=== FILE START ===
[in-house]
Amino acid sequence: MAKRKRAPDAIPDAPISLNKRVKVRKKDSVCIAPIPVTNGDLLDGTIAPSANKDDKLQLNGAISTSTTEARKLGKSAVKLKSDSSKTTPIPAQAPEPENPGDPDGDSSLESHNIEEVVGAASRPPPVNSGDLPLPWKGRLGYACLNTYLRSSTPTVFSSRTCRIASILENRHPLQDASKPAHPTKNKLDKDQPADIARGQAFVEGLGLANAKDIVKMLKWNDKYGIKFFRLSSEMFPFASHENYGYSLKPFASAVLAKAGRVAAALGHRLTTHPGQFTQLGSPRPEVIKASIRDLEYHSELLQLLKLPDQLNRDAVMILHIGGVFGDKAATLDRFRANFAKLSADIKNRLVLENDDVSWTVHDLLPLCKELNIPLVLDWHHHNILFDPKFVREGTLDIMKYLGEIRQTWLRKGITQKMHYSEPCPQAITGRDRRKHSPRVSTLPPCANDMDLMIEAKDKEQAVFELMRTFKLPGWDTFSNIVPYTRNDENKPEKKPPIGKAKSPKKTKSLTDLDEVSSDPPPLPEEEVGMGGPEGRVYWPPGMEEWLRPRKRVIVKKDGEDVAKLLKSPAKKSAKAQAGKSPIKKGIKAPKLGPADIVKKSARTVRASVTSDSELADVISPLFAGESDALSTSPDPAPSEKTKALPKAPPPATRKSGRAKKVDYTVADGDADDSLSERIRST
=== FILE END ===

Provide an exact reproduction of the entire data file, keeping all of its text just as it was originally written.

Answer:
[in-house]
Amino acid sequence: MAKRKRAPDAIPDAPISLNKRVKVRKKDSVCIAPIPVTNGDLLDGTIAPSANKDDKLQLNGAISTSTTEARKLGKSAVKLKSDSSKTTPIPAQAPEPENPGDPDGDSSLESHNIEEVVGAASRPPPVNSGDLPLPWKGRLGYACLNTYLRSSTPTVFSSRTCRIASILENRHPLQDASKPAHPTKNKLDKDQPADIARGQAFVEGLGLANAKDIVKMLKWNDKYGIKFFRLSSEMFPFASHENYGYSLKPFASAVLAKAGRVAAALGHRLTTHPGQFTQLGSPRPEVIKASIRDLEYHSELLQLLKLPDQLNRDAVMILHIGGVFGDKAATLDRFRANFAKLSADIKNRLVLENDDVSWTVHDLLPLCKELNIPLVLDWHHHNILFDPKFVREGTLDIMKYLGEIRQTWLRKGITQKMHYSEPCPQAITGRDRRKHSPRVSTLPPCANDMDLMIEAKDKEQAVFELMRTFKLPGWDTFSNIVPYTRNDENKPEKKPPIGKAKSPKKTKSLTDLDEVSSDPPPLPEEEVGMGGPEGRVYWPPGMEEWLRPRKRVIVKKDGEDVAKLLKSPAKKSAKAQAGKSPIKKGIKAPKLGPADIVKKSARTVRASVTSDSELADVISPLFAGESDALSTSPDPAPSEKTKALPKAPPPATRKSGRAKKVDYTVADGDADDSLSERIRST